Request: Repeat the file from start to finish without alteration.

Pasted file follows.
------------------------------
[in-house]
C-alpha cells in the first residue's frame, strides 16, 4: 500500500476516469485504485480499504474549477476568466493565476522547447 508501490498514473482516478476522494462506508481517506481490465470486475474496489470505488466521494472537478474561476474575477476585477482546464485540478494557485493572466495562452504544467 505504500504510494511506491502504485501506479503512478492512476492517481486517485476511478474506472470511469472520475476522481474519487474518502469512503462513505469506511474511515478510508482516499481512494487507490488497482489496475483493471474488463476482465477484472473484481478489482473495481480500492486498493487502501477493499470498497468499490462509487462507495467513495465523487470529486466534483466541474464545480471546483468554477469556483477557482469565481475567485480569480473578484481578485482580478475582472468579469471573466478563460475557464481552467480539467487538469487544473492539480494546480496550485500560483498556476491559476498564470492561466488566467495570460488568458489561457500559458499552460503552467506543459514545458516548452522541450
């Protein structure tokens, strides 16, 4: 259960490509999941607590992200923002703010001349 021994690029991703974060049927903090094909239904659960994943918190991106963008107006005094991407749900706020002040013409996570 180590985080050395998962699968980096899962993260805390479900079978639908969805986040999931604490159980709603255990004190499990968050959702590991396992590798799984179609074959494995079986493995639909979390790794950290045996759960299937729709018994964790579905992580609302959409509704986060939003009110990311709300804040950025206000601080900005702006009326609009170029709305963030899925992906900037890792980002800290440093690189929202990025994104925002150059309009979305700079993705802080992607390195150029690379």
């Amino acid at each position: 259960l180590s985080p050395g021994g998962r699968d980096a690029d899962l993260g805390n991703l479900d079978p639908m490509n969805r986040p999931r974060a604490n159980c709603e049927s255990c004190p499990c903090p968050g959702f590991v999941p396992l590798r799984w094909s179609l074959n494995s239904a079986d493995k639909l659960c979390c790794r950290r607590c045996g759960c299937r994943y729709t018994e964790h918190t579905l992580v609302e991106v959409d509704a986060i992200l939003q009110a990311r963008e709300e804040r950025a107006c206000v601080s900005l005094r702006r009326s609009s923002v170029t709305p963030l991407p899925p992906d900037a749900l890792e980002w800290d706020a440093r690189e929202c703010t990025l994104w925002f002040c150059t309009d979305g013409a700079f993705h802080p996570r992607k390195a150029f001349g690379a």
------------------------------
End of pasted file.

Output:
[in-house]
C-alpha cells in the first residue's frame, strides 16, 4: 500500500476516469485504485480499504474549477476568466493565476522547447 508501490498514473482516478476522494462506508481517506481490465470486475474496489470505488466521494472537478474561476474575477476585477482546464485540478494557485493572466495562452504544467 505504500504510494511506491502504485501506479503512478492512476492517481486517485476511478474506472470511469472520475476522481474519487474518502469512503462513505469506511474511515478510508482516499481512494487507490488497482489496475483493471474488463476482465477484472473484481478489482473495481480500492486498493487502501477493499470498497468499490462509487462507495467513495465523487470529486466534483466541474464545480471546483468554477469556483477557482469565481475567485480569480473578484481578485482580478475582472468579469471573466478563460475557464481552467480539467487538469487544473492539480494546480496550485500560483498556476491559476498564470492561466488566467495570460488568458489561457500559458499552460503552467506543459514545458516548452522541450
């Protein structure tokens, strides 16, 4: 259960490509999941607590992200923002703010001349 021994690029991703974060049927903090094909239904659960994943918190991106963008107006005094991407749900706020002040013409996570 180590985080050395998962699968980096899962993260805390479900079978639908969805986040999931604490159980709603255990004190499990968050959702590991396992590798799984179609074959494995079986493995639909979390790794950290045996759960299937729709018994964790579905992580609302959409509704986060939003009110990311709300804040950025206000601080900005702006009326609009170029709305963030899925992906900037890792980002800290440093690189929202990025994104925002150059309009979305700079993705802080992607390195150029690379």
């Amino acid at each position: 259960l180590s985080p050395g021994g998962r699968d980096a690029d899962l993260g805390n991703l479900d079978p639908m490509n969805r986040p999931r974060a604490n159980c709603e049927s255990c004190p499990c903090p968050g959702f590991v999941p396992l590798r799984w094909s179609l074959n494995s239904a079986d493995k639909l659960c979390c790794r950290r607590c045996g759960c299937r994943y729709t018994e964790h918190t579905l992580v609302e991106v959409d509704a986060i992200l939003q009110a990311r963008e709300e804040r950025a107006c206000v601080s900005l005094r702006r009326s609009s923002v170029t709305p963030l991407p899925p992906d900037a749900l890792e980002w800290d706020a440093r690189e929202c703010t990025l994104w925002f002040c150059t309009d979305g013409a700079f993705h802080p996570r992607k390195a150029f001349g690379a």